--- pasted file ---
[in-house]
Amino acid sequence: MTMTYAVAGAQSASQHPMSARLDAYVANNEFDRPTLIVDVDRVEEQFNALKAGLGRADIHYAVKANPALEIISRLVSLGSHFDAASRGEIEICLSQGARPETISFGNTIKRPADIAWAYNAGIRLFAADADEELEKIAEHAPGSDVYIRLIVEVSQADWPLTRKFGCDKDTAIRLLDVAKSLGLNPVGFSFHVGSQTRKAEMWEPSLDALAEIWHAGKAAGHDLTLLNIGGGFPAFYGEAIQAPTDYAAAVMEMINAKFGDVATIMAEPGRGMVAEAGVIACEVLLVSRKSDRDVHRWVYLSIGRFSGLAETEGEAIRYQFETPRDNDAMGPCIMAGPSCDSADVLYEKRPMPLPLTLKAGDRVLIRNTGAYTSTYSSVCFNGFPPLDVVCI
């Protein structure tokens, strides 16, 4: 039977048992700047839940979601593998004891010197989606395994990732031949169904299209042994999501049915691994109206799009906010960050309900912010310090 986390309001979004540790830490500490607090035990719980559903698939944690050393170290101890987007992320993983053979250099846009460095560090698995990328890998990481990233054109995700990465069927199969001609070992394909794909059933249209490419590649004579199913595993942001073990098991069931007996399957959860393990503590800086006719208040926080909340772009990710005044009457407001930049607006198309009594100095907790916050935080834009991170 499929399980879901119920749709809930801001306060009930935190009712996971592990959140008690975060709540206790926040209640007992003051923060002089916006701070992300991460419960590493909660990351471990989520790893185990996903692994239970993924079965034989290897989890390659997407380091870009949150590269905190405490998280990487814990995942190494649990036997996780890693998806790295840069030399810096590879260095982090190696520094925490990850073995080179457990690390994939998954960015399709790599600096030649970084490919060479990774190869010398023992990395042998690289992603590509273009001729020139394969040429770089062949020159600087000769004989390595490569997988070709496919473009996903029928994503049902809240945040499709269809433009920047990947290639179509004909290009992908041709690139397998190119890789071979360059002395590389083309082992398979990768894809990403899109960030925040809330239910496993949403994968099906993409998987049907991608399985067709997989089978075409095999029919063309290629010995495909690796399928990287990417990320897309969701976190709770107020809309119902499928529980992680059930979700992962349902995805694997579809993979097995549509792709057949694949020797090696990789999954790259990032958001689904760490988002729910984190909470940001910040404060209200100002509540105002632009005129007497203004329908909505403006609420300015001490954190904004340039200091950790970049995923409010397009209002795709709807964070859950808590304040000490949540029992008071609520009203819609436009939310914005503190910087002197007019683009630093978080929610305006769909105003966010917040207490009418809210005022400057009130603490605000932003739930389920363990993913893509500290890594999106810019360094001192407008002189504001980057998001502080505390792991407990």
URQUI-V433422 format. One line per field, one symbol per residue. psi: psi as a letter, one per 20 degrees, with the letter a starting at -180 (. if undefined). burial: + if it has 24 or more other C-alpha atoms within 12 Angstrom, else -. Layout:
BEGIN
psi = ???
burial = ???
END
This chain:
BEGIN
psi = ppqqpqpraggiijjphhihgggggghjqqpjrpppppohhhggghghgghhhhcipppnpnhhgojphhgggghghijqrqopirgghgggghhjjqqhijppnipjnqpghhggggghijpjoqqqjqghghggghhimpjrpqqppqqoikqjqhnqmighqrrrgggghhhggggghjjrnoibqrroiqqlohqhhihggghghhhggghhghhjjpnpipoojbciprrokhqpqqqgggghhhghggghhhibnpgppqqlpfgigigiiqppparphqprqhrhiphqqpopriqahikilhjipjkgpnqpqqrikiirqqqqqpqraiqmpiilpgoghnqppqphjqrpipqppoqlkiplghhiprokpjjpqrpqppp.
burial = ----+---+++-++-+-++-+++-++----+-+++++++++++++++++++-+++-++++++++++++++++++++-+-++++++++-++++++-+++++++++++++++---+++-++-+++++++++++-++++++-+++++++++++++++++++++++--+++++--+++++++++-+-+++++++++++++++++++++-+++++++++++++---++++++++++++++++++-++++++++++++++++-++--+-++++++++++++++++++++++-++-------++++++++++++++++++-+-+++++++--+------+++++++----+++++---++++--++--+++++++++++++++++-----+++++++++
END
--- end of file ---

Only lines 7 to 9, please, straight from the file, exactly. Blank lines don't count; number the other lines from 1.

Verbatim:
burial = ???
END
This chain: